GLENDALE, Ariz. – Oregon has the fastest car. Auburn has the best driver. The college football season is a race to the finish.
Don’t blink Monday night during the BCS national championship game or you’ll miss the Ducks’ “blur” offense or Tigers quarterback Cam Newton streaking by.
The nation’s most entertaining teams are the last ones standing, making the game at University of Phoenix Stadium a college football grand finale.
“I know it’s a hot ticket,” Auburn coach Gene Chizik said.
As hot as the participants: the top-ranked Tigers, 13-0, champions of the Southeastern Conference and college football’s ruling class, and the second-ranked Ducks, 12-0, the dominant champion of the Pac-10.
Neither was expected in the BCS title game. Both started the season ranked outside the top 10, and their process to perfection differed.
Four times this season, Auburn erased double-digit deficits, with no hole deeper than the one it dug on Nov. 26 at Alabama.
The defending national champion and bitter rival Crimson Tide opened a 24-0 lead, and BCS analysts quickly were computing the Tigers’ chances of reaching the title game with one loss.
But as he did against Clemson, Georgia and South Carolina, Newton rallied the troops for an improbable 28-27 comeback.
“We’re all about finishing, and that’s why we’re here now,” Auburn linebacker Josh Bynes said.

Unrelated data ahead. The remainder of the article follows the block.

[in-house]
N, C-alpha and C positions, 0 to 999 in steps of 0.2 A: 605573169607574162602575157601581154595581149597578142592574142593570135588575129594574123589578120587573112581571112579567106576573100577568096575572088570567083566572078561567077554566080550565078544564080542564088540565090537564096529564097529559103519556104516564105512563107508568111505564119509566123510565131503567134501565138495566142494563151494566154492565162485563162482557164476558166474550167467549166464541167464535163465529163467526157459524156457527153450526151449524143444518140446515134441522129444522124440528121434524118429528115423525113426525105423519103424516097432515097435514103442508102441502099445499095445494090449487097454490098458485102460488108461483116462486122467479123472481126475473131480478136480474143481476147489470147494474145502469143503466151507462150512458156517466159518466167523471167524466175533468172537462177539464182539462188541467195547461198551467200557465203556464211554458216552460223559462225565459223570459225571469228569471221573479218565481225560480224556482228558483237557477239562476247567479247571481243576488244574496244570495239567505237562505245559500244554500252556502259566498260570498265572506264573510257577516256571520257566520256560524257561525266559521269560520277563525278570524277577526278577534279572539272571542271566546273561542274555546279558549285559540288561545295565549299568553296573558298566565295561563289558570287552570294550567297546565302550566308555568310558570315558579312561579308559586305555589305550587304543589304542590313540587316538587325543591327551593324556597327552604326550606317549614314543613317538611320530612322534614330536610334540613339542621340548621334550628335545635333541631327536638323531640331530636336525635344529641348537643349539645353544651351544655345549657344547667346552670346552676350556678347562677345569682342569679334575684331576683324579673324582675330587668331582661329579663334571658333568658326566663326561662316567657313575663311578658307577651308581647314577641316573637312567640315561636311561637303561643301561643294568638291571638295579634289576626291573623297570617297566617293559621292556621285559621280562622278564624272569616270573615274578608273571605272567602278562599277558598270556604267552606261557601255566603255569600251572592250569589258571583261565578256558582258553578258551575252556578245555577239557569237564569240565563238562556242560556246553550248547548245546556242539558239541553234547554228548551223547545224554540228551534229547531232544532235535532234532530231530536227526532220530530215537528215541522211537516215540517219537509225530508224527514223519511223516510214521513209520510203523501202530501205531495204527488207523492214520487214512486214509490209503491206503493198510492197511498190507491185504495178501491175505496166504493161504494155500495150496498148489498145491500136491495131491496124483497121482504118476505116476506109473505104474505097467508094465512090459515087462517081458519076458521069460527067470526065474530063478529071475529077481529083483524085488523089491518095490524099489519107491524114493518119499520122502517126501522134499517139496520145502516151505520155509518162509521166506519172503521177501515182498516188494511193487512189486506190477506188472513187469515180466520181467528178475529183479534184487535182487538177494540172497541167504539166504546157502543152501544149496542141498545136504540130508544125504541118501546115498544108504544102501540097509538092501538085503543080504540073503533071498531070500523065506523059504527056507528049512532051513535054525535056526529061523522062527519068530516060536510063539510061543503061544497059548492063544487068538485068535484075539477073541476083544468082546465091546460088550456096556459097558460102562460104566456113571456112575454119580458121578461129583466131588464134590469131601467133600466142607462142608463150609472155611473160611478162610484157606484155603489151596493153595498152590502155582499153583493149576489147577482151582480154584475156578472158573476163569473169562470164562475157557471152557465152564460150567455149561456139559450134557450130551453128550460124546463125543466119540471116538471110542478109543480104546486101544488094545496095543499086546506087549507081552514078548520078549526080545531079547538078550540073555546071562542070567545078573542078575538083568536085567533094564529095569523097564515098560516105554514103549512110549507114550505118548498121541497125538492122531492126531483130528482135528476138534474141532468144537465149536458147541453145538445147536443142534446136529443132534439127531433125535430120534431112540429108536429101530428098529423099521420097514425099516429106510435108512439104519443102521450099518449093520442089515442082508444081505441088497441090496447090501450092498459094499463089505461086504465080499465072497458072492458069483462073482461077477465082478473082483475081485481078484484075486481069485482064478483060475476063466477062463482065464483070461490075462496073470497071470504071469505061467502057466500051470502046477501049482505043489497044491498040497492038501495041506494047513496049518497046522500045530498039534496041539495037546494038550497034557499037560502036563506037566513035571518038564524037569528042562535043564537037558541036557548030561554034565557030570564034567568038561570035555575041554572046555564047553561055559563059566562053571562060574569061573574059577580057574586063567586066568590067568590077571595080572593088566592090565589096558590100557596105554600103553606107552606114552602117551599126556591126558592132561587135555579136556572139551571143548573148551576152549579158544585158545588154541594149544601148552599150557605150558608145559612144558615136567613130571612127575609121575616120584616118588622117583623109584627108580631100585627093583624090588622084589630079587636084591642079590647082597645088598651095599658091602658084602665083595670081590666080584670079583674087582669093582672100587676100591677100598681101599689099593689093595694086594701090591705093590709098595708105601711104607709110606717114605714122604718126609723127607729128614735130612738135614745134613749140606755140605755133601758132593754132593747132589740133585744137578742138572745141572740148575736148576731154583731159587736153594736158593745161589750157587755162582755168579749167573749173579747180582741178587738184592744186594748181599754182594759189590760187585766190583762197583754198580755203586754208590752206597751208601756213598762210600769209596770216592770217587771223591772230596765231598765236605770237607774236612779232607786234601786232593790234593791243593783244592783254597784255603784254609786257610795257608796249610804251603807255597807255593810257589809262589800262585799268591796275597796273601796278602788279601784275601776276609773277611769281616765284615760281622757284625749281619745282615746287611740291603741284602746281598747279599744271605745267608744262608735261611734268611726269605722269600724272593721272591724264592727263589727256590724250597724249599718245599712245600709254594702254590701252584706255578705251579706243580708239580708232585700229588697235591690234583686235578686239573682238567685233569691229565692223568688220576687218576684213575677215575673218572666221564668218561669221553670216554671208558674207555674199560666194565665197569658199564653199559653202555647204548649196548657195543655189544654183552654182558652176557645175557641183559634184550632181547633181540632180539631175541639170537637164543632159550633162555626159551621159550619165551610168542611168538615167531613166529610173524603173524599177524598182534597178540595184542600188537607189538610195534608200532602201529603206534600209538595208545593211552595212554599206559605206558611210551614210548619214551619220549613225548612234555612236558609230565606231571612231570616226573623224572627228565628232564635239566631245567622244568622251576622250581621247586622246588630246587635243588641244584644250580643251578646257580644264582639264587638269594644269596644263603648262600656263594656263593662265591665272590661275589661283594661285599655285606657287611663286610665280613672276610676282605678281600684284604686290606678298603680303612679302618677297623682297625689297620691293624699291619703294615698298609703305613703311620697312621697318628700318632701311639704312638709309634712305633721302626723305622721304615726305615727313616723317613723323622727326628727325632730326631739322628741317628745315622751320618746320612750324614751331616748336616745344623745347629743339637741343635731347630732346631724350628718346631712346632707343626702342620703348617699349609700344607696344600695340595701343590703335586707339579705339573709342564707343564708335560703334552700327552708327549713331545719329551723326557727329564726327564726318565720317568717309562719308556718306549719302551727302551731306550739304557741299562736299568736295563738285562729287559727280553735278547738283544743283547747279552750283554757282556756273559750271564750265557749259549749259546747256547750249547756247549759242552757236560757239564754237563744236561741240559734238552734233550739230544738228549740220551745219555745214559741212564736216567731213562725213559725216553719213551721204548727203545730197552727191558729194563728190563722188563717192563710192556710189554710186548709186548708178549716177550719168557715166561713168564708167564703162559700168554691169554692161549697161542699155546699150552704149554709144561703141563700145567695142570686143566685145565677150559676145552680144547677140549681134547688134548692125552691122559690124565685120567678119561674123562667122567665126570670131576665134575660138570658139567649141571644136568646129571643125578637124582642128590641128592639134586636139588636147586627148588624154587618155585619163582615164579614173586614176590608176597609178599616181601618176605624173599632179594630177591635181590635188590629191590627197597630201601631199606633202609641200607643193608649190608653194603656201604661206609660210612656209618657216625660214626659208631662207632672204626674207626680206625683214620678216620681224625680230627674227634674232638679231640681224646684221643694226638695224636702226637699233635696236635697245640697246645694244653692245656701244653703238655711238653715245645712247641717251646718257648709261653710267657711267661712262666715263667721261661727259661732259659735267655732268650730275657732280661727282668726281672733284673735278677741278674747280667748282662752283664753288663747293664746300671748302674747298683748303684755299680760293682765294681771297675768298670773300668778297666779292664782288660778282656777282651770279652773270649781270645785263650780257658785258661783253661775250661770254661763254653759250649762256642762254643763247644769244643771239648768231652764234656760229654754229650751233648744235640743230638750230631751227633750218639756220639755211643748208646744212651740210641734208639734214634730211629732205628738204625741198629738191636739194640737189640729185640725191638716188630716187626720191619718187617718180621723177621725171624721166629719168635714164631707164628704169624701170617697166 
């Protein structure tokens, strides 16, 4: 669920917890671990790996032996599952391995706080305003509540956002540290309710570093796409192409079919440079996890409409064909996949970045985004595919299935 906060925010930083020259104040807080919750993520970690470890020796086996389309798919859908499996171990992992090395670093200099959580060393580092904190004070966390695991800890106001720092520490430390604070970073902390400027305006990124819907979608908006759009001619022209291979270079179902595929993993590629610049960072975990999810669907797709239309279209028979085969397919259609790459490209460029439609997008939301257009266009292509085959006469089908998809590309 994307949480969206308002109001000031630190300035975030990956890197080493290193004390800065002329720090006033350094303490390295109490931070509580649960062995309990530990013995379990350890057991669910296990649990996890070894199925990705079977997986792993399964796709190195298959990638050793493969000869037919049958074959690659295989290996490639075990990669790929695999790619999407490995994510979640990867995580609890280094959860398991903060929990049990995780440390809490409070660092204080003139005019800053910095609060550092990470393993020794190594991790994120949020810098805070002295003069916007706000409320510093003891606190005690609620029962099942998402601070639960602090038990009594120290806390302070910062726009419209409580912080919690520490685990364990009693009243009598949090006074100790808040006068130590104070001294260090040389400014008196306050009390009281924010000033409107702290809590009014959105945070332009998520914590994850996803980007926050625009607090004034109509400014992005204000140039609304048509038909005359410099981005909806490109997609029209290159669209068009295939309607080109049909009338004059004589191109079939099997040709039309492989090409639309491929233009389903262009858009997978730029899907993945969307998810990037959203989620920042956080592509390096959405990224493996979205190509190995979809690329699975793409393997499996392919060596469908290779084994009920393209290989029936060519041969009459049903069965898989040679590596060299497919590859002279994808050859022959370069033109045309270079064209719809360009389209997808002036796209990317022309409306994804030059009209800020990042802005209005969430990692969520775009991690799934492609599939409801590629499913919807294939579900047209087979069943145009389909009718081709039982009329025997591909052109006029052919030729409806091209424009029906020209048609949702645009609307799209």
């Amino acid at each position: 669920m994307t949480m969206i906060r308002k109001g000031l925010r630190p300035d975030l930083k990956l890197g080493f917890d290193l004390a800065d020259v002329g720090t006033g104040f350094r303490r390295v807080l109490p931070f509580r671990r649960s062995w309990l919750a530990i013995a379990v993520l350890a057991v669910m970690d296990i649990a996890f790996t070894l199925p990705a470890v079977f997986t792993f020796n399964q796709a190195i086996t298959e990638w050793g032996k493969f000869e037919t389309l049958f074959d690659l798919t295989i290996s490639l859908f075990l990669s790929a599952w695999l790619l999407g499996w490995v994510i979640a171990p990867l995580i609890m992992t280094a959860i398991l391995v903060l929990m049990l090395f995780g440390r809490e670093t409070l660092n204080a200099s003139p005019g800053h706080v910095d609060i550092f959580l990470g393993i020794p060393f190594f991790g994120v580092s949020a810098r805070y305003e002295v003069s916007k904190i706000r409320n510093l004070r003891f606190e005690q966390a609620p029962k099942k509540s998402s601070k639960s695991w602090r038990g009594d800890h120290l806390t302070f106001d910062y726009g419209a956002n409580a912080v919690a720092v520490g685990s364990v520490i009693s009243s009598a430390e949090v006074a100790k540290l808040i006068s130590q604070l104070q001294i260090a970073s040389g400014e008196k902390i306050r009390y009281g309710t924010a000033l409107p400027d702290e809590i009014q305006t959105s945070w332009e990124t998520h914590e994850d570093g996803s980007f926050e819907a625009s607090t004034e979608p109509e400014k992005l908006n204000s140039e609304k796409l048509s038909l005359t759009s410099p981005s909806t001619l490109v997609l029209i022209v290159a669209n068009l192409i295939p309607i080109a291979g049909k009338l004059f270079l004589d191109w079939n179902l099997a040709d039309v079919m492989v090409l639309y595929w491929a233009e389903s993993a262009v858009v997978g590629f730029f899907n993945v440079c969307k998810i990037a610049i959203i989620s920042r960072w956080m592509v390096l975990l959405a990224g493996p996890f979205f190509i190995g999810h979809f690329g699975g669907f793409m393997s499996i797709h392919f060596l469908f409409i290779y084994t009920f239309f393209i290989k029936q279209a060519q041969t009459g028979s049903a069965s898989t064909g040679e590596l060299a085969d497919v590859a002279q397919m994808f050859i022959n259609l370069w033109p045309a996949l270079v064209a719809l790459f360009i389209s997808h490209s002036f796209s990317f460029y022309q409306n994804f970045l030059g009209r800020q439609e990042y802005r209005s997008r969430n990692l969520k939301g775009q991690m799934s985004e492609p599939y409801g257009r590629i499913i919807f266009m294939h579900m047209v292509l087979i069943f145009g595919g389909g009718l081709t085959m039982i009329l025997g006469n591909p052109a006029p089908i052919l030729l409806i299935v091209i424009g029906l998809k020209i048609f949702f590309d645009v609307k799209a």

Who could blame the Tigers for carrying a sense of invincibility?
“I think the chemistry or our team was built on the fact that we’ve had to win games about every way you can win them,” Chizik said. “We’ve had to win them late, with offense, defense and special teams. When you do that, it can’t do anything but help.”
It also doesn’t hurt to have the game’s best player.
In his major-college debut season, Newton has been the center of attention throughout the season – on and off the field.
In one of the most dominant individual seasons in the game’s history, Newton took over a team that finished 3-5 in the SEC and passed for 2,589 yards and 28 touchdowns and rushed for 1,409 and 20 TDs.
News broke about midway through the season that Newton’s father, Cecil, had tried to sell his son’s ability to Mississippi State for $180,000 after Cam’s year at Blinn Junior College in Texas.
The NCAA ruled Cam Newton didn’t know about this. He was ruled ineligible for one day and then reinstated. The investigation is ongoing.
“I look back on it and consider it a blessing,” Newton said. “I think the whole process has made me stronger.”
Oregon’s offense runs teams into exhaustion with a no-huddle spread that attacks on two levels. The Ducks’ team speed, starting with running back LaMichael James, is difficult enough to defend.
But with Oregon’s fast-forward approach, defenses are challenged to keep pace.
“It makes it so teams can’t sub,” said James. “That’s a big key for us. They get tired and have the wrong personnel in.”
Chizik said his Tigers will do all they can to slow down Oregon, including a pregame review of the rule book with the officiating crew from the Big Ten. Chizik said he’ll want the crew to be a stickler for the rule that allows defensive substitutions when the offense changes personnel.
“The officials meet with us before every game, and that will be a big discussion,” Chizik said.
Let it be, said Oregon coach Chip Kelly.
“When we want to play fast, we know the rules,” Kelly said. “If we’re trying to play at a fast tempo, we’re not trying to sub.”